The Surrey school district’s Aboriginal Learning department has provided a list of teacher resources to inform learning about residential schools and how to teach students about them in the classroom. Pictured is a drumming circle at Surrey’s Civic Plaza on June 4, 2021 after the Tk’emlúps te Secwépemc First Nation confirmed there were remains of at least 215 Indigenous children at the site of a former residential school in Kamloops. (File photo: Lauren Collins)

The Surrey school district’s Aboriginal Learning department has provided a list of teacher resources to inform learning about residential schools and how to teach students about them in the classroom. Pictured is a drumming circle at Surrey’s Civic Plaza on June 4, 2021 after the Tk’emlúps te Secwépemc First Nation confirmed there were remains of at least 215 Indigenous children at the site of a former residential school in Kamloops. (File photo: Lauren Collins)

Surrey school district’s Aboriginal department provides resources on residential schools

Includes list of teacher resources and how to teach about them

Editor’s note: This article contains details about experiences at residential schools in B.C. and may be triggering to readers.

The Indian Residential School Survivors Society is offering toll-free 24-hour telephone support for survivors and their families at 1 (866) 925-4419. The KUU-US Crisis Line Society’s 24-hour line is available at 1-800-588-8717.

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Following the news of the 215 Indigenous children buried at the site of a former residential school in Kamloops, the Surrey school district’s Aboriginal Learning department has provided a list of teacher resources to inform learning about residential schools and how to teach students about them in the classroom.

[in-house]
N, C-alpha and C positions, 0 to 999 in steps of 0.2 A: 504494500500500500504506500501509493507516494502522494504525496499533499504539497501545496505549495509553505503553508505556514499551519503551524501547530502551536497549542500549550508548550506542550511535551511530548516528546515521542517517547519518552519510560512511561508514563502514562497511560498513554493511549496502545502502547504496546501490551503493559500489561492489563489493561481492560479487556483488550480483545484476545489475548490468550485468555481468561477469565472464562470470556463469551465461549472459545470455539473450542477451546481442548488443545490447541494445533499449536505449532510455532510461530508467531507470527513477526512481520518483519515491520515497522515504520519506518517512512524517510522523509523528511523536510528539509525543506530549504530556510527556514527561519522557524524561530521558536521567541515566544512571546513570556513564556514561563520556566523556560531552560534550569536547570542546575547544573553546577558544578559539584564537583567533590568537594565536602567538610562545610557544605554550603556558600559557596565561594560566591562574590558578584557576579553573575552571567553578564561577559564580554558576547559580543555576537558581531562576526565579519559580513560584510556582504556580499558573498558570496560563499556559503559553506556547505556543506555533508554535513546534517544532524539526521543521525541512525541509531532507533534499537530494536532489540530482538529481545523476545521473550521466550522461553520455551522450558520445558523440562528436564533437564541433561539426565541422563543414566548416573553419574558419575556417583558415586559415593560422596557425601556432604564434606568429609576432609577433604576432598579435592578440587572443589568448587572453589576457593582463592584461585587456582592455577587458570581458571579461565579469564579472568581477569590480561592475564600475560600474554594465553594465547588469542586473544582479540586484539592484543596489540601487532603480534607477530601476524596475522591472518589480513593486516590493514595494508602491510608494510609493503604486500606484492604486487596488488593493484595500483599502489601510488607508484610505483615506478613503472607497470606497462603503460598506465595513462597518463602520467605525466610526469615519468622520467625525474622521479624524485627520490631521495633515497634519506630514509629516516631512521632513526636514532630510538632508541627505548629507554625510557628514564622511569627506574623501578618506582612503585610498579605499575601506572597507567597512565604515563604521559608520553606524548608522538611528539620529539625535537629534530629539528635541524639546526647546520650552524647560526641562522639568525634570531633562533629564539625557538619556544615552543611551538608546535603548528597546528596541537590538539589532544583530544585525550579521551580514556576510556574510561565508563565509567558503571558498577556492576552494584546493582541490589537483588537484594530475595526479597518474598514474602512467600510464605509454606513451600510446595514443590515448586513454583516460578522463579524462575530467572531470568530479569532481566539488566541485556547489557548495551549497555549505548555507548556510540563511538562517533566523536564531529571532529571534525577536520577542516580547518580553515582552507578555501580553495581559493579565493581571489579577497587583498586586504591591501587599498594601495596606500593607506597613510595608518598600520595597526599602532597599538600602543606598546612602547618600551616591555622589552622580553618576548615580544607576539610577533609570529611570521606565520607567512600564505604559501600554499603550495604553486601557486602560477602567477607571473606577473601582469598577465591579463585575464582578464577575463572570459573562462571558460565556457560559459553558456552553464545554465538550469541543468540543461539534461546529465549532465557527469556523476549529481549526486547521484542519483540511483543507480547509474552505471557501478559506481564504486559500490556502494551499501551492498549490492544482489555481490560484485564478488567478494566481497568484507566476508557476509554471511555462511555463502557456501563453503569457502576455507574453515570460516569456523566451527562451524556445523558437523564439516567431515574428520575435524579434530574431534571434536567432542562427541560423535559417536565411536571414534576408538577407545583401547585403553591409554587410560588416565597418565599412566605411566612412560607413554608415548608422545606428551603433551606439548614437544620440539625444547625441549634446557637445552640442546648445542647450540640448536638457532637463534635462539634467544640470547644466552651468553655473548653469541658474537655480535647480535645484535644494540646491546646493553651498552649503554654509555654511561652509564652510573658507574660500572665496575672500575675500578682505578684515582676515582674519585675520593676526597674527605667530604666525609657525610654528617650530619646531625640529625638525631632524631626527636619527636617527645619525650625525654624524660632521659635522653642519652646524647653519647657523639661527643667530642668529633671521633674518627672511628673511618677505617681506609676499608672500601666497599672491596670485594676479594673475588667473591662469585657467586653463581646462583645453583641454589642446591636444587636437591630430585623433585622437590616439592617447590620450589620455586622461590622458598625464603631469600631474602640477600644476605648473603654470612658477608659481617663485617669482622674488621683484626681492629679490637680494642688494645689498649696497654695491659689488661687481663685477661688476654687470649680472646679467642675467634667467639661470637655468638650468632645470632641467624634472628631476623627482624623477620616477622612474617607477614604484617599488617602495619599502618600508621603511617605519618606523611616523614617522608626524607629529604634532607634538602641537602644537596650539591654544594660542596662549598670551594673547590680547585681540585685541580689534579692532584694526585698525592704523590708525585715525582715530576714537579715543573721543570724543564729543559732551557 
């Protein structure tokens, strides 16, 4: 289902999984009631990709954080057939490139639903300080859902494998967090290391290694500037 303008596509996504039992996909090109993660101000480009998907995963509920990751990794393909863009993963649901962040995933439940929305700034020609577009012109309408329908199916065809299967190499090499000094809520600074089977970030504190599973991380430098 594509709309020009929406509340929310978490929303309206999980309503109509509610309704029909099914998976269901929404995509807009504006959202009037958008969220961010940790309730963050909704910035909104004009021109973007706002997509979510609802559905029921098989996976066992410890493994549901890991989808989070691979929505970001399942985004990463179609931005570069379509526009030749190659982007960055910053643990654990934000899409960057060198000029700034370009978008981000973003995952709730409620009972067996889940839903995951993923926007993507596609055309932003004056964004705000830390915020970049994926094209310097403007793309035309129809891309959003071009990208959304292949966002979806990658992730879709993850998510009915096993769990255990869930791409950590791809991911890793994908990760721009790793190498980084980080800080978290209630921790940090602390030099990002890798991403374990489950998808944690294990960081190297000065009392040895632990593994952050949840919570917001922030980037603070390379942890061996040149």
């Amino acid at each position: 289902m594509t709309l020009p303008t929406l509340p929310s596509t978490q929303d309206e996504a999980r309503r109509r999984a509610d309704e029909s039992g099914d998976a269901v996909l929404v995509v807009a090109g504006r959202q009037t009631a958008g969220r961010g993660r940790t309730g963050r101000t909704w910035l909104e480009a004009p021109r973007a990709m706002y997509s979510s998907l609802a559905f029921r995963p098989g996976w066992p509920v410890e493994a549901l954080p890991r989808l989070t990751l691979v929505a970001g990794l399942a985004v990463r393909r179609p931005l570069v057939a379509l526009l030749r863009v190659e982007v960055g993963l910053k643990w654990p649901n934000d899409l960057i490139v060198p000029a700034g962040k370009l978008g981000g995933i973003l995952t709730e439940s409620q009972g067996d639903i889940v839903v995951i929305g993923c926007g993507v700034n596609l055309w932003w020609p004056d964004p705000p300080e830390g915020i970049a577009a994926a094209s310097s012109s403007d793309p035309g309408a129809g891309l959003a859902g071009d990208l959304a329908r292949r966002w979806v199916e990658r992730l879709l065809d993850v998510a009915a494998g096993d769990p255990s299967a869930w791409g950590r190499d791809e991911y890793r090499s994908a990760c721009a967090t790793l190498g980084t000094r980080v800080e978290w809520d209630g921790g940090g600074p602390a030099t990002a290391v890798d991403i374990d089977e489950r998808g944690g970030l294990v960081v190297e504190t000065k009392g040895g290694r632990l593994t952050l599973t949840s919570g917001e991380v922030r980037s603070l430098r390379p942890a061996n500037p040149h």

Juanita Coltman, District Principal of Aboriginal Learning, said the department felt during this time it was “critical that we raise awareness of what residential schools are, what happened, why it happened, so we can learn from that tragic error in Indigenous history.

”It was a really devastating time in Canadian history.”

On May 27, the Tk’emlúps te Secwépemc First Nation confirmed there were remains of at least 215 Indigenous children at the site of a former residential school in Kamloops.

Chief Rosanne Casimir of the Tk’emlúps te Secwépemc First Nation said the remains of the children, some believed to be as young as three, were confirmed with the help of ground-penetrating radar.

The Kamloops Indian Residential School was Canada’s largest such facility operated by the Roman Catholic Church between 1890 and 1969 before the federal government took it over as a day school until 1978, when it was closed.

The list, according to the district, contains more than 40 resources teachers can draw from in preparing lesson plans and handling conversations with students of all grade levels about the dark history of residential schools in Canada.

Coltman said many students may have questions and it’s important to educate them in age-appropriate ways, while also being careful when presenting information in case there is a trigger for students who may have had a family member or relative in a residential school.

“‘Why were they buried in unmarked graves, why were they buried at a residential school, why are we doing all of this?’” said Coltman. “I think it’s important for us to understand that part of history. They need to know the truth.”

The district says additional resources are available on the Surrey Schools ONE website (surreyschoolsone.ca), under the tag “Every Child Matters.” The resources were gathered by teacher-librarians across the district, featuring book lists, videos and website recommendations.

“We really hope teachers take the time to teach this in a meaningful and respectful way in the classroom,” she said, noting the First Nations Education Steering Committee has some excellent resources for Grade 5, 10 and 11-12 students.



lauren.collins@surreynowleader.com

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